Laminate


Laminate flooring is actually a picture of wood attached to composite fiberboard under a clear finish of melamine. It is considerably less expensive than hardwood and has more options for installation, including some that do not require glue.

Hardwood vs. Laminate:

Moisture: Hardwood is affected by changes in humidity and is not recommended for bathrooms, kitchens or below grade. Engineered hardwood requires a moisture barrier to be laid down first, but with this layer in place, it is suitable for all rooms, above and below grade. Many laminate floors are water-resistant, but you should check the warranty to be sure what is and is not covered.

Installation: The installation of hardwood floors is fairly difficult and not usually recommended as a do-it-yourself project. Laminate floors are installed as floating floors. The planks can be glued together, pre-glued or clicked and locked together. Laminates and engineered hardwood require a layer of padding to reduce noise when walking.

Durability: Hardwood floors do tend to dent and scratch more than laminate floors. They can also fade if they are in areas with a lot of sunlight. On the plus side, traditional hardwood can be refinished. Depending on the type of veneer, engineered hardwood can sometimes be refinished, but usually not more than once. Laminate floors are very resistant to scratches and dents but can be chipped. Once damaged, they cannot be easily repaired. If there is significant damage, you may find yourself replacing the entire floor. Laminates do not fade in sunlight and are stain-resistant.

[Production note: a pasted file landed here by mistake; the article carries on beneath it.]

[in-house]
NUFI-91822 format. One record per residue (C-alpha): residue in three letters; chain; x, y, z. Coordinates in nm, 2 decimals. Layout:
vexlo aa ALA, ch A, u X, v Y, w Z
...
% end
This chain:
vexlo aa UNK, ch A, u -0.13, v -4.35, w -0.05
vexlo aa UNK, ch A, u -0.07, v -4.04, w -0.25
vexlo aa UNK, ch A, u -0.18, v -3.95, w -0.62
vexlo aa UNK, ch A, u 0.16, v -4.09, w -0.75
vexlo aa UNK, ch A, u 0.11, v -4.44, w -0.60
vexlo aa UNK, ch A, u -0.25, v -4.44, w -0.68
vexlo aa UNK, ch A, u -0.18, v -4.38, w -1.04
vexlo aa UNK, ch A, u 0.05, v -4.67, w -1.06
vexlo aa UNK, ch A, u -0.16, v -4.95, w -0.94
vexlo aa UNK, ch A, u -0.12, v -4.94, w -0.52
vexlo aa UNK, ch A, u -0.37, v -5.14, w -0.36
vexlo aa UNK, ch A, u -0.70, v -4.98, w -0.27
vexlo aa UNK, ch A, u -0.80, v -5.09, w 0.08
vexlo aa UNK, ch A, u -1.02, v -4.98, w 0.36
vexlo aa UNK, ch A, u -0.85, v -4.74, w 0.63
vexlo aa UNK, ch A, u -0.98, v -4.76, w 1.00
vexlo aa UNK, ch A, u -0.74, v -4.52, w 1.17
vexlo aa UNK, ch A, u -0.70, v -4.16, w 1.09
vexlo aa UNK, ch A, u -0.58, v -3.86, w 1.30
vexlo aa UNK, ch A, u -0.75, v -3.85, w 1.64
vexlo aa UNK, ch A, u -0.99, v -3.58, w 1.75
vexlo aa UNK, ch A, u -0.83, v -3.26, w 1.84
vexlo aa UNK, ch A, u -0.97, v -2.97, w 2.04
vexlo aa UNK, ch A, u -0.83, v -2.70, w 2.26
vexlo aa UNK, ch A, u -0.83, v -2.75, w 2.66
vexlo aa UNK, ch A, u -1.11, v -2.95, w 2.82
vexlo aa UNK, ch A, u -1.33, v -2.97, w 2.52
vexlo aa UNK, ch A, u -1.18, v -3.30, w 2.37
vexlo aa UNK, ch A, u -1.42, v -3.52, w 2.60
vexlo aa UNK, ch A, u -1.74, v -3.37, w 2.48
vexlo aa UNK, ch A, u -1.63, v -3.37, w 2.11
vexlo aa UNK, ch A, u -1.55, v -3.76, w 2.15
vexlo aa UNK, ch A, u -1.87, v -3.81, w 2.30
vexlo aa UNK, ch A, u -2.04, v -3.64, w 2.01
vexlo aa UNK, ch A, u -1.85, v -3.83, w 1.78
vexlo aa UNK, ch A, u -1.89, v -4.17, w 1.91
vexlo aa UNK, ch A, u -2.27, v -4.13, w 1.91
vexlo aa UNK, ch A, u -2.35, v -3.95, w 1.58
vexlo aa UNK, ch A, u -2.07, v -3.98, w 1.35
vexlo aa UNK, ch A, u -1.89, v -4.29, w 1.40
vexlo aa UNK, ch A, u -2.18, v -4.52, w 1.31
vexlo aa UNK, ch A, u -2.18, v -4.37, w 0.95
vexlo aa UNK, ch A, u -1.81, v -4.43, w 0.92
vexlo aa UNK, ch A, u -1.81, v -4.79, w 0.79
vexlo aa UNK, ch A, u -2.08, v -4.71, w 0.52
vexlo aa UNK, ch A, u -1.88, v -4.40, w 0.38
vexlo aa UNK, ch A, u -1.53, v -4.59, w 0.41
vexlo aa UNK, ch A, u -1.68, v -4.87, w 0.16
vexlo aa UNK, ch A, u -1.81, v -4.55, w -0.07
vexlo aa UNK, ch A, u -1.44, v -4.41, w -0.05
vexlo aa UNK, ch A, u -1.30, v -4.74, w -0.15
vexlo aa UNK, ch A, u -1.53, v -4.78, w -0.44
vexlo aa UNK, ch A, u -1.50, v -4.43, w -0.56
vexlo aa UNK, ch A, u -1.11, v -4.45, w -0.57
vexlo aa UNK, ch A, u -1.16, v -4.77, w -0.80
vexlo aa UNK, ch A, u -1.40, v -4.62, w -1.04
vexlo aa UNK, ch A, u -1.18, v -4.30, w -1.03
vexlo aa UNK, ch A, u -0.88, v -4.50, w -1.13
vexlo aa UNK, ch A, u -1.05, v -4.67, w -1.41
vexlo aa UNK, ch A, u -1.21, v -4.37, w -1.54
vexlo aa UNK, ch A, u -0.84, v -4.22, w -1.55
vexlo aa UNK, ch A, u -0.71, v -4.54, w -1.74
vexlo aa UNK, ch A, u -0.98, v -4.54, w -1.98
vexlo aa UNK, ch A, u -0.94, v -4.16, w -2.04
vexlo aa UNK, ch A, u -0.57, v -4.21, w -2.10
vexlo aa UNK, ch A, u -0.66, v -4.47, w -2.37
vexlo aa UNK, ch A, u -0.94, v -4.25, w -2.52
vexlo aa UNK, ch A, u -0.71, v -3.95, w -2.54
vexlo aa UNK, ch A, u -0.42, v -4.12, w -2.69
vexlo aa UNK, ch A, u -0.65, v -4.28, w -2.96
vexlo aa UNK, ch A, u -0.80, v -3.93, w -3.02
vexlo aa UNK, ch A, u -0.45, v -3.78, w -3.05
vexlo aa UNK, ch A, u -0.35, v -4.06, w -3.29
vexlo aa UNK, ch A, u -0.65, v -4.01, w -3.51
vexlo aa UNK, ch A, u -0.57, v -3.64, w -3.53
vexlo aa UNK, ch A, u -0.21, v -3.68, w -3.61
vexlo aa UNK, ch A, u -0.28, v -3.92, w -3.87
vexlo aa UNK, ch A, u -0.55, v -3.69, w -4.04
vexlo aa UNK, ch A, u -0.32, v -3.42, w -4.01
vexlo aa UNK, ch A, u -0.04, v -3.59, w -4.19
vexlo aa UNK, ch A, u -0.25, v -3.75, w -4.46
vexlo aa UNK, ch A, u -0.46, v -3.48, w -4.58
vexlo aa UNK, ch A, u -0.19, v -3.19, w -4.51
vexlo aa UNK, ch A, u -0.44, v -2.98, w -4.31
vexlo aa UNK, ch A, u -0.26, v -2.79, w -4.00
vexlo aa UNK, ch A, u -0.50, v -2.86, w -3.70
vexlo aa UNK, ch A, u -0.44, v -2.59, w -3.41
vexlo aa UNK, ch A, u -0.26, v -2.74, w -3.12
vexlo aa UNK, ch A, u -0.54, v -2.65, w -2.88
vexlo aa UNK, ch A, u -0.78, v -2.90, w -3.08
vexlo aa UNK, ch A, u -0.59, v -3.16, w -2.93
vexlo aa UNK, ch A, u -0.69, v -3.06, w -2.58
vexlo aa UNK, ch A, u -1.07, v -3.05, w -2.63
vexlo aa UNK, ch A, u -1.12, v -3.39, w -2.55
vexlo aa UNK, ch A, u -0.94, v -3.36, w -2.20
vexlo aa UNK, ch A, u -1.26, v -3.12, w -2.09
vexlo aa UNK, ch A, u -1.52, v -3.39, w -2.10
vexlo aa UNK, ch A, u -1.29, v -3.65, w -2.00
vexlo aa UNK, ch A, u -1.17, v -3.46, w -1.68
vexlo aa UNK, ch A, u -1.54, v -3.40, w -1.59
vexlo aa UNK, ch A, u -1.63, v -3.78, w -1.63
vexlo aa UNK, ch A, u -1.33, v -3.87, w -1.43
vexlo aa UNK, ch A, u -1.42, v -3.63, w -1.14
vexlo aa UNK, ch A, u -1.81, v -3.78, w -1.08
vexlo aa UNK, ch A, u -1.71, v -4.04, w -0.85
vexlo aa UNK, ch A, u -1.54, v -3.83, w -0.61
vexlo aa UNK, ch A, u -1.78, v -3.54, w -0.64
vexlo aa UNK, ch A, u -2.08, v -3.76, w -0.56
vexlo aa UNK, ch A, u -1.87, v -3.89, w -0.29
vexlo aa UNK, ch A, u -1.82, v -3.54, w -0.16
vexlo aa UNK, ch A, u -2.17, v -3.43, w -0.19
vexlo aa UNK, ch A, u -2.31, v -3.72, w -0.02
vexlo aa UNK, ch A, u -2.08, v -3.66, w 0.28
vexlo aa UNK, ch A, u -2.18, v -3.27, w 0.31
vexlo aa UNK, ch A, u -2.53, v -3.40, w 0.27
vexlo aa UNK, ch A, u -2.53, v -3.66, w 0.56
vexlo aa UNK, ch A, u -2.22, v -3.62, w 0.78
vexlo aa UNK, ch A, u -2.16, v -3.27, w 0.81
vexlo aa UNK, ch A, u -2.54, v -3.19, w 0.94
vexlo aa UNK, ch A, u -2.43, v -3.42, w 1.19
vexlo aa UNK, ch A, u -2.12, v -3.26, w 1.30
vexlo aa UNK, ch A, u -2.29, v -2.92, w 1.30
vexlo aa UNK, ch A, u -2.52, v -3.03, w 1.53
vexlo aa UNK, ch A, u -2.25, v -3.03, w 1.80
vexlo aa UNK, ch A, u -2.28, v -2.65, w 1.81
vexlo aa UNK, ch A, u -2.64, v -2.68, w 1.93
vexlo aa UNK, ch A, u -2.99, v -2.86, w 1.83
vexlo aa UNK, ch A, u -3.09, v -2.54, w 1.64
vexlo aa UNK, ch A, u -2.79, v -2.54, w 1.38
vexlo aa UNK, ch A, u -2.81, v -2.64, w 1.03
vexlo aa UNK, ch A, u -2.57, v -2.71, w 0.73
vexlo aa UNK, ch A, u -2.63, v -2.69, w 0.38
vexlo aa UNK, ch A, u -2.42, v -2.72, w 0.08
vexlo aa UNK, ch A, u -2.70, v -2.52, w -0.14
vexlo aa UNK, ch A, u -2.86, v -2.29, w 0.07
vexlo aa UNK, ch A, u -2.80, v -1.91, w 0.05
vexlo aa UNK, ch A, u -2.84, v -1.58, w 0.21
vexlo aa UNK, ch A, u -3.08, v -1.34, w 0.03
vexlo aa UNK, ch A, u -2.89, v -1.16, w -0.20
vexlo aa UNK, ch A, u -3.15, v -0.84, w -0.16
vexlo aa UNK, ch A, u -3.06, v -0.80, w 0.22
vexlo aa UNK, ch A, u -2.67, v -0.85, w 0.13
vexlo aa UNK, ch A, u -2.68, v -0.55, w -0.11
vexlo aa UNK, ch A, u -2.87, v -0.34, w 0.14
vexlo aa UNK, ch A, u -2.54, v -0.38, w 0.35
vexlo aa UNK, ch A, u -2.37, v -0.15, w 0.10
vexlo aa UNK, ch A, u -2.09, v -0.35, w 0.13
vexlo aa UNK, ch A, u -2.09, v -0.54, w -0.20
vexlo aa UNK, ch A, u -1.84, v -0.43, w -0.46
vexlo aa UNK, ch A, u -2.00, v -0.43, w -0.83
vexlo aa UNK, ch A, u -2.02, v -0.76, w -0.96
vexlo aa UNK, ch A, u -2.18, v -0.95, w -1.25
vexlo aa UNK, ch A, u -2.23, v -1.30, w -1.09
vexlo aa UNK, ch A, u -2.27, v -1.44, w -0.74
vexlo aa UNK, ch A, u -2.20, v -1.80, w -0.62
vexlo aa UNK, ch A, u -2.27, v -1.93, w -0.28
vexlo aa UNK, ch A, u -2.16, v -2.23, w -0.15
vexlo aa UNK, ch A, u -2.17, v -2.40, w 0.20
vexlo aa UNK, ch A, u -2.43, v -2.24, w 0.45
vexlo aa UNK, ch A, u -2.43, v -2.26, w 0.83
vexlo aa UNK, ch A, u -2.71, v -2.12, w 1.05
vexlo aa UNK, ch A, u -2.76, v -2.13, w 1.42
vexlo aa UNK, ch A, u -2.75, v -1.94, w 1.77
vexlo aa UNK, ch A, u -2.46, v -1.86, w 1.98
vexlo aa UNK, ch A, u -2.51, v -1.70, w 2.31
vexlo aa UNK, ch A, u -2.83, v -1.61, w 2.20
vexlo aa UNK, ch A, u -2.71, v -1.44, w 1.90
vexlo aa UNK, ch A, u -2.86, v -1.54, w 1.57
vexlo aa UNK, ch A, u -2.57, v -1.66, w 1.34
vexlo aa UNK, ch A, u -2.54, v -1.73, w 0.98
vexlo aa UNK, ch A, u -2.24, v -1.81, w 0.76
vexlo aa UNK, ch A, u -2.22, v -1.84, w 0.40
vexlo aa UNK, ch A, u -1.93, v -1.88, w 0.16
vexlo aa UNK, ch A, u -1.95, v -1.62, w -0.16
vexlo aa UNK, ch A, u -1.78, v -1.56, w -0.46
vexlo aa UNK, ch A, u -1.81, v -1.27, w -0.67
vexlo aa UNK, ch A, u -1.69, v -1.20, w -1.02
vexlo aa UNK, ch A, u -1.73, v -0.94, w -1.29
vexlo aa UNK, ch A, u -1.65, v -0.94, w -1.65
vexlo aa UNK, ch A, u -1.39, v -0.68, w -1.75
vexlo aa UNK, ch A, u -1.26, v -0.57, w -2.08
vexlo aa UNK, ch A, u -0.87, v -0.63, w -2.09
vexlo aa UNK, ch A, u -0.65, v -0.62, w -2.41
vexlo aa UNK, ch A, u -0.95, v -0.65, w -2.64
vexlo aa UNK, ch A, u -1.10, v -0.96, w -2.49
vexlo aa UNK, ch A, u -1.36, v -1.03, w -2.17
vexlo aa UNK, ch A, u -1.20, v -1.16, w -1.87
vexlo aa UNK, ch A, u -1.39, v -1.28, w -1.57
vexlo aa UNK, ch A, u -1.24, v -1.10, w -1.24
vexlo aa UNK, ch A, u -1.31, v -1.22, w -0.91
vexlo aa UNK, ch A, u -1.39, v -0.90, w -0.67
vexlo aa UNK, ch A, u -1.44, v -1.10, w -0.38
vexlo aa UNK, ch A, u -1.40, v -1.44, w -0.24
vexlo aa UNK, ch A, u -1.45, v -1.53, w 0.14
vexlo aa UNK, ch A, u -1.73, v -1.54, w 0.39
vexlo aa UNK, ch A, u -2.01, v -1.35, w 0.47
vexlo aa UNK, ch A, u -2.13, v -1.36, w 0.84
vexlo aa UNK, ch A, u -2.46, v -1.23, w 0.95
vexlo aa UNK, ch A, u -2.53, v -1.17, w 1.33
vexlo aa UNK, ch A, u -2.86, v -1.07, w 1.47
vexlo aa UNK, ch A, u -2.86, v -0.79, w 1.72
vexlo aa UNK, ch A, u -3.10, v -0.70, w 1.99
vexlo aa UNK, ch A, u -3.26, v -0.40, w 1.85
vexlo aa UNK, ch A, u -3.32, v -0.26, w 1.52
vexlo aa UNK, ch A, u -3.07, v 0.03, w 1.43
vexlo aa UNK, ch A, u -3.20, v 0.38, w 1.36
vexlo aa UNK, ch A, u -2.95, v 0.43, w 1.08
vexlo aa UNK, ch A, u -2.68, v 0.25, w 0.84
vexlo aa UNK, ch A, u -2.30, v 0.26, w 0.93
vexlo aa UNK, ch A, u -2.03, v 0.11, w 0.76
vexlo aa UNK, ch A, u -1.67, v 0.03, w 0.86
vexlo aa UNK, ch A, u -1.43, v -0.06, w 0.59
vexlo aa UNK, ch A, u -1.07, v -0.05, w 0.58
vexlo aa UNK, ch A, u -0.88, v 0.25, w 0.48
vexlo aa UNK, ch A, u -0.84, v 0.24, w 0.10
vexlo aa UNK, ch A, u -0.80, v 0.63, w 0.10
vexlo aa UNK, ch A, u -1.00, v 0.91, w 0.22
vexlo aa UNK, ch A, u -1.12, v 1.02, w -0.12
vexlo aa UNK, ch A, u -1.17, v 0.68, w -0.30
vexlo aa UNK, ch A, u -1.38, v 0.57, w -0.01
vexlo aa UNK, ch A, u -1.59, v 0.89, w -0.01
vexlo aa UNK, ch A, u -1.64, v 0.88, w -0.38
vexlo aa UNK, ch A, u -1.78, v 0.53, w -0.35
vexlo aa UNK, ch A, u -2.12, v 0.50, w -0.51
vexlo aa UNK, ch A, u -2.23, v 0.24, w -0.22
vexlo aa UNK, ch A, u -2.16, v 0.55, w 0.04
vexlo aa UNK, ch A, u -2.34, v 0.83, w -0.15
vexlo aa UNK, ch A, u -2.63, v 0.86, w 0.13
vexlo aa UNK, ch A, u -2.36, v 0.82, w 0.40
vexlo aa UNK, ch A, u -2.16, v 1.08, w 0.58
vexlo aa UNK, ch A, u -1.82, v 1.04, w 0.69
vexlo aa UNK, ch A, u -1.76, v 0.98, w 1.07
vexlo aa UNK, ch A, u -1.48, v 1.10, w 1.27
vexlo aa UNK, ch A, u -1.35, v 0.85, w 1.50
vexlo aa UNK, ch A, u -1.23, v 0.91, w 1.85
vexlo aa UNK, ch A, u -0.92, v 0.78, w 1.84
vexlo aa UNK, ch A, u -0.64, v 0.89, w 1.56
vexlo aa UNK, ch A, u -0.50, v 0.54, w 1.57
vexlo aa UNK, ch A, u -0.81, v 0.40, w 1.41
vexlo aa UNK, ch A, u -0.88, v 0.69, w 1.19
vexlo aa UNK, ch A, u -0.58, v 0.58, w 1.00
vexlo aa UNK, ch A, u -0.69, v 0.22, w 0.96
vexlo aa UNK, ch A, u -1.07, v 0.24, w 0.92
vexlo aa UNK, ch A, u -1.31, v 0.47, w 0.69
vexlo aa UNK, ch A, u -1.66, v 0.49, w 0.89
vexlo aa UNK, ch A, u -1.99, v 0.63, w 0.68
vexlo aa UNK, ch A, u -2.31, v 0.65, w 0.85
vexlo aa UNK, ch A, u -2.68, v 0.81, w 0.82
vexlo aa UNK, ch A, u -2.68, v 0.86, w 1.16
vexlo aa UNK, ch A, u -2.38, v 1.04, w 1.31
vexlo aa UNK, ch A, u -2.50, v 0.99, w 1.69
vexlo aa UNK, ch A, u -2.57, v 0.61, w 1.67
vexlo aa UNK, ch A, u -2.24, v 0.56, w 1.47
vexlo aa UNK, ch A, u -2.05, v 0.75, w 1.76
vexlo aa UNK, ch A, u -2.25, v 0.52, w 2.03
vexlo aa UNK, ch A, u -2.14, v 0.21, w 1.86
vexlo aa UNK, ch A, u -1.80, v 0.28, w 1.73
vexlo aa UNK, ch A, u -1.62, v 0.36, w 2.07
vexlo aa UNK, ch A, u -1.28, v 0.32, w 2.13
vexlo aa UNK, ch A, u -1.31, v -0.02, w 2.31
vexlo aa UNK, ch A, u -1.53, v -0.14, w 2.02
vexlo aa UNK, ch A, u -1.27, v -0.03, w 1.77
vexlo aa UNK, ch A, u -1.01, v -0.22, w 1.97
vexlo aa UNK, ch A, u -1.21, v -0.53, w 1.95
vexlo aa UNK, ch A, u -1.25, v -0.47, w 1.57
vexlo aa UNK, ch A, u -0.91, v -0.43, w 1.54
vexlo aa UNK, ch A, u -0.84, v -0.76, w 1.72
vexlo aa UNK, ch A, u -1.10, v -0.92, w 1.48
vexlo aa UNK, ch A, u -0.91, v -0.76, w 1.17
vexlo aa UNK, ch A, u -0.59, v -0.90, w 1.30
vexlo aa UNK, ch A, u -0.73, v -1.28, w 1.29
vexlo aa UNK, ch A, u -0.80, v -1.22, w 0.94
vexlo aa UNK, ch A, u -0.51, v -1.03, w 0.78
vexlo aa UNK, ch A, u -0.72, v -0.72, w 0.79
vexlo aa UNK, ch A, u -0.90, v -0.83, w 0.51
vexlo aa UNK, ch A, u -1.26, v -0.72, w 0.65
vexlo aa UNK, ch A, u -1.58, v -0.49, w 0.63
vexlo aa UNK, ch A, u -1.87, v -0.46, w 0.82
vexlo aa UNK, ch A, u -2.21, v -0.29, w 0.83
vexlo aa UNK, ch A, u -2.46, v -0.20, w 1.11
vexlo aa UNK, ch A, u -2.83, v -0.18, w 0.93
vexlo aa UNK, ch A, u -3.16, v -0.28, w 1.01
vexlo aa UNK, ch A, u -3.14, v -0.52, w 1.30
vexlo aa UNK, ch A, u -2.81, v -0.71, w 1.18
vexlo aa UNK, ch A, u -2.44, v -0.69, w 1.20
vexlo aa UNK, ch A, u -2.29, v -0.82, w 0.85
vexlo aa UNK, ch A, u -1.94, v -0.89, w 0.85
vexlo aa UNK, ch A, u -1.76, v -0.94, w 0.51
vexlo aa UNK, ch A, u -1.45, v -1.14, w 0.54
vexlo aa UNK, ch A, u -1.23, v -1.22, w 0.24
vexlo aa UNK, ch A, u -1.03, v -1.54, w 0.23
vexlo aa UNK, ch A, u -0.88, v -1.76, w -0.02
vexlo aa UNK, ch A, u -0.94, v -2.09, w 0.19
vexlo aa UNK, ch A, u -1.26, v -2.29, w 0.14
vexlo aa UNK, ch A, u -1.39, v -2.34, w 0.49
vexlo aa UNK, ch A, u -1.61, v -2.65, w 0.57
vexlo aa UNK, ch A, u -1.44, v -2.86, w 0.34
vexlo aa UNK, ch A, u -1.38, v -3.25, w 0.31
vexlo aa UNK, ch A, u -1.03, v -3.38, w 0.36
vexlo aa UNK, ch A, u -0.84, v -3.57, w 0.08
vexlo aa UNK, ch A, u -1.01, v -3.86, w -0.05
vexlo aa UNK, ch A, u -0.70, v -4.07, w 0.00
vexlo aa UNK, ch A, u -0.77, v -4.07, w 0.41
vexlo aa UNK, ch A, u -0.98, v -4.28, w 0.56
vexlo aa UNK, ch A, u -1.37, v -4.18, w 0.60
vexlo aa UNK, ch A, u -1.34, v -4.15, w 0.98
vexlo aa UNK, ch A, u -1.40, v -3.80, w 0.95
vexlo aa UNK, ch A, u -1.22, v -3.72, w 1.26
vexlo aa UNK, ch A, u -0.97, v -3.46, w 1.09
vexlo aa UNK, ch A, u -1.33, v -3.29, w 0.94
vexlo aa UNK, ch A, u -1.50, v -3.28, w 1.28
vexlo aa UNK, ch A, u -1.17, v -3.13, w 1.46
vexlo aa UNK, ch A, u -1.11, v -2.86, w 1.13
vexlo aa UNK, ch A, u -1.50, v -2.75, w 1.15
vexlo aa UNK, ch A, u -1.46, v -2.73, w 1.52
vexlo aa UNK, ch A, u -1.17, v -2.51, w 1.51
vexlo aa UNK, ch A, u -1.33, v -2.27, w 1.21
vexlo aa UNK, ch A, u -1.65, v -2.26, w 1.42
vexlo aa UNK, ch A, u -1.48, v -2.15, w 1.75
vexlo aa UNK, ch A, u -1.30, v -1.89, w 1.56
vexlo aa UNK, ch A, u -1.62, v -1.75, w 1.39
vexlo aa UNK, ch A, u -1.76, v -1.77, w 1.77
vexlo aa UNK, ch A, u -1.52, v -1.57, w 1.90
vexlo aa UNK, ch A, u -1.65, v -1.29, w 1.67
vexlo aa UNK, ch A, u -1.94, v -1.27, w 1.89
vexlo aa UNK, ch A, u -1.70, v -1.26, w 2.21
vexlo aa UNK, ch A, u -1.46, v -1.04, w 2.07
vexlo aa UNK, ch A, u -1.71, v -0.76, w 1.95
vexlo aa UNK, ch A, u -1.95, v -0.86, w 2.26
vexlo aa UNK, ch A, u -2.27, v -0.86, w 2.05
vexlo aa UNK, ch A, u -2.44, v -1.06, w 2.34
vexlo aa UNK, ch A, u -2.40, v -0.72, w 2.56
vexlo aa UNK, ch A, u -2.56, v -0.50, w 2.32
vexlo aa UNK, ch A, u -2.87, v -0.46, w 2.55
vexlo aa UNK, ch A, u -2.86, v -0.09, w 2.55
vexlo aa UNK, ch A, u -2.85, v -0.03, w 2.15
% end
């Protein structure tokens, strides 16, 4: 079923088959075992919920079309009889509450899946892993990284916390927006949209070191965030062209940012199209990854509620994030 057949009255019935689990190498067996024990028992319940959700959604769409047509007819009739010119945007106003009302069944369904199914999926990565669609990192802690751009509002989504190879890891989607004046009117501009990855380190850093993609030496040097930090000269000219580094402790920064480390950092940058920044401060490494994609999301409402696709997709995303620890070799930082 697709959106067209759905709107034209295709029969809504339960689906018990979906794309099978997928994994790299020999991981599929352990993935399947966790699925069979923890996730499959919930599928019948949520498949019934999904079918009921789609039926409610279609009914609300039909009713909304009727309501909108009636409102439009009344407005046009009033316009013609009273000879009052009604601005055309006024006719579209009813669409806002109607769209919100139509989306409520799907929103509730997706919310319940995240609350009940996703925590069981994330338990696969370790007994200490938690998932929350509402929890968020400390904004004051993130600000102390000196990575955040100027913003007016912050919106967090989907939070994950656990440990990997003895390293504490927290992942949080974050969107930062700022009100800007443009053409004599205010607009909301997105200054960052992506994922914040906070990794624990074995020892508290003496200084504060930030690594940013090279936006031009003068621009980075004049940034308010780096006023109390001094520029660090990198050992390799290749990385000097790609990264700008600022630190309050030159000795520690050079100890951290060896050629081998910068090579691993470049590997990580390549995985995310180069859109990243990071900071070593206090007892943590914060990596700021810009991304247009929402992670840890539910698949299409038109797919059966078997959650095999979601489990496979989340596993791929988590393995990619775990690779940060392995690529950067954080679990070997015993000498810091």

Longevity: A well-maintained hardwood floor can last a lifetime, and floating engineered hardwood floors can last anywhere between 40 and 80 years. On the other hand, a laminate floor is estimated to last up to 20 years.

Aesthetics: Laminate is an image of wood. To some people, the aesthetic value is less than that of real wood. With real wood, there are tremendous variations in the wood grain, whereas the same pattern is repeated every five boards in a laminate floor. 

Ultimately, you must consider your budget and long-term needs when deciding between these two popular flooring choices. Hardwood costs more to purchase and install, but it lasts longer and offers greater resale value to a home. Laminate is cheaper, easier to install and does provide considerable durability, if not the same longevity as hardwood.